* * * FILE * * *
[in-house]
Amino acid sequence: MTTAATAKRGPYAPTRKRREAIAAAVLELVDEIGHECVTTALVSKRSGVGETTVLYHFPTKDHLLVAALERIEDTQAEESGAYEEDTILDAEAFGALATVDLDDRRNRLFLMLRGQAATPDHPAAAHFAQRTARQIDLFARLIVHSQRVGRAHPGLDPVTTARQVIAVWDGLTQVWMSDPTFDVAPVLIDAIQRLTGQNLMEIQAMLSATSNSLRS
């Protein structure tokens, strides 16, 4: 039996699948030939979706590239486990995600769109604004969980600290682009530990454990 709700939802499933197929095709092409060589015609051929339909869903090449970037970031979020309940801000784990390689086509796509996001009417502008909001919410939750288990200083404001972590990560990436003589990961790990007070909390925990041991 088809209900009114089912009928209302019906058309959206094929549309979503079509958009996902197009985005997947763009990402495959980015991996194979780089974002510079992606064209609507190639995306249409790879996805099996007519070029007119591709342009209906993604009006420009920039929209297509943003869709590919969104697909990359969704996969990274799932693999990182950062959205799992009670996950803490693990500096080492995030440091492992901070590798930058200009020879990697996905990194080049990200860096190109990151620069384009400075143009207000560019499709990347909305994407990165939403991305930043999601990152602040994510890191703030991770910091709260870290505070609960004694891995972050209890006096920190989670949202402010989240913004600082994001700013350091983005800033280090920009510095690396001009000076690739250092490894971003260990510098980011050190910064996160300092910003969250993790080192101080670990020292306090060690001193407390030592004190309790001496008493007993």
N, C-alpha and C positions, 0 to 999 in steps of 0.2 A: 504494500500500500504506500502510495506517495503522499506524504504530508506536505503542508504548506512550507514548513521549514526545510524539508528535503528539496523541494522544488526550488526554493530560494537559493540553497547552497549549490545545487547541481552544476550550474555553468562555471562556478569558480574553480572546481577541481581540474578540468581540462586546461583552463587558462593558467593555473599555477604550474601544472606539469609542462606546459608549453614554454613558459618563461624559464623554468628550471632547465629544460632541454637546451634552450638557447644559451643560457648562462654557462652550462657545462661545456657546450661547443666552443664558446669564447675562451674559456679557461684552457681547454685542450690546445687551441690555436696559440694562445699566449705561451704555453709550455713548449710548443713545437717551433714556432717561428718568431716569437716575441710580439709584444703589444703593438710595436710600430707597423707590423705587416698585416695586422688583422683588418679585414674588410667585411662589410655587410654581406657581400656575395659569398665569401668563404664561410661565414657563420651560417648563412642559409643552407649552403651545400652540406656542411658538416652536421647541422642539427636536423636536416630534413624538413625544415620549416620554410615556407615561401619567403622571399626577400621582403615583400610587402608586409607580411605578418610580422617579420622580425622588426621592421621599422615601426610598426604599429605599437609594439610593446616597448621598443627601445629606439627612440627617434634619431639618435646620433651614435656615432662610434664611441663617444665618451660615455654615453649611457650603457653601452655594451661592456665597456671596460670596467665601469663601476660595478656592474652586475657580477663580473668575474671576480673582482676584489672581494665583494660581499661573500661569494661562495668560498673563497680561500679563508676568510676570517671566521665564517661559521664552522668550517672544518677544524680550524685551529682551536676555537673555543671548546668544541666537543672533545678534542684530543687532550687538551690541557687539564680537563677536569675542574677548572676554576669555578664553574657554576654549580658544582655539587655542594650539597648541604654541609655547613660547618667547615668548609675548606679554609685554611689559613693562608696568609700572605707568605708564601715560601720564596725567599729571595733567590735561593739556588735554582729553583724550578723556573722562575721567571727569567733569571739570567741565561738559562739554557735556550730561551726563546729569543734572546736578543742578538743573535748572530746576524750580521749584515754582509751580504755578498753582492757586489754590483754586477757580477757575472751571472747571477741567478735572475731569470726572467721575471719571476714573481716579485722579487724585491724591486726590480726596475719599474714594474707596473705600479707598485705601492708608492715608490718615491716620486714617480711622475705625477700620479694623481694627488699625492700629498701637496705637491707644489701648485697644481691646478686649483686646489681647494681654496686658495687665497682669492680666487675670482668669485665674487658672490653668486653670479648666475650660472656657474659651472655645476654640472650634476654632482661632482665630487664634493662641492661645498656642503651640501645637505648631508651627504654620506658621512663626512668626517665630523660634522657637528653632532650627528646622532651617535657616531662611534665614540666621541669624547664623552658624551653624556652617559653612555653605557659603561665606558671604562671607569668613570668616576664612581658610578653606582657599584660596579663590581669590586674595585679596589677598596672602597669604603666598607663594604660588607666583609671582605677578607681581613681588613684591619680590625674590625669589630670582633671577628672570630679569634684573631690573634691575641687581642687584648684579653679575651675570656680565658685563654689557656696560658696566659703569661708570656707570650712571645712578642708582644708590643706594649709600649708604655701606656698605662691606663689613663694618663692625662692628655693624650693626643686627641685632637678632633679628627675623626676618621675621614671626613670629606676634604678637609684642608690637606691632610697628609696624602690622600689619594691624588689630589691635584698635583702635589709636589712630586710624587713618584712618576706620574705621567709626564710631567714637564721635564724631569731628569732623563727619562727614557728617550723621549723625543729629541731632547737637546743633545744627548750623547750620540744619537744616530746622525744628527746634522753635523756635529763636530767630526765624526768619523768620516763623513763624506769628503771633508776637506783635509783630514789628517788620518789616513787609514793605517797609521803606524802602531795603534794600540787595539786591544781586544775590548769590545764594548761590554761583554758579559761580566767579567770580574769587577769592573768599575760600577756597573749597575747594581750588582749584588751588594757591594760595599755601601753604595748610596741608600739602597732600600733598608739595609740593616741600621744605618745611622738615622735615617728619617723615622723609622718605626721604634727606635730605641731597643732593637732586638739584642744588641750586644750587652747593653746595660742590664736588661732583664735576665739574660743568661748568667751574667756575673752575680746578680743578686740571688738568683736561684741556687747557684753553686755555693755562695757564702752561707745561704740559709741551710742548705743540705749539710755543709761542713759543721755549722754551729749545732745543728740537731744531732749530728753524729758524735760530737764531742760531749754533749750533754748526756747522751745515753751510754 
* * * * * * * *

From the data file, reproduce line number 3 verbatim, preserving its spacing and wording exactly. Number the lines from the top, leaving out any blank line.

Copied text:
């Protein structure tokens, strides 16, 4: 039996699948030939979706590239486990995600769109604004969980600290682009530990454990 709700939802499933197929095709092409060589015609051929339909869903090449970037970031979020309940801000784990390689086509796509996001009417502008909001919410939750288990200083404001972590990560990436003589990961790990007070909390925990041991 088809209900009114089912009928209302019906058309959206094929549309979503079509958009996902197009985005997947763009990402495959980015991996194979780089974002510079992606064209609507190639995306249409790879996805099996007519070029007119591709342009209906993604009006420009920039929209297509943003869709590919969104697909990359969704996969990274799932693999990182950062959205799992009670996950803490693990500096080492995030440091492992901070590798930058200009020879990697996905990194080049990200860096190109990151620069384009400075143009207000560019499709990347909305994407990165939403991305930043999601990152602040994510890191703030991770910091709260870290505070609960004694891995972050209890006096920190989670949202402010989240913004600082994001700013350091983005800033280090920009510095690396001009000076690739250092490894971003260990510098980011050190910064996160300092910003969250993790080192101080670990020292306090060690001193407390030592004190309790001496008493007993």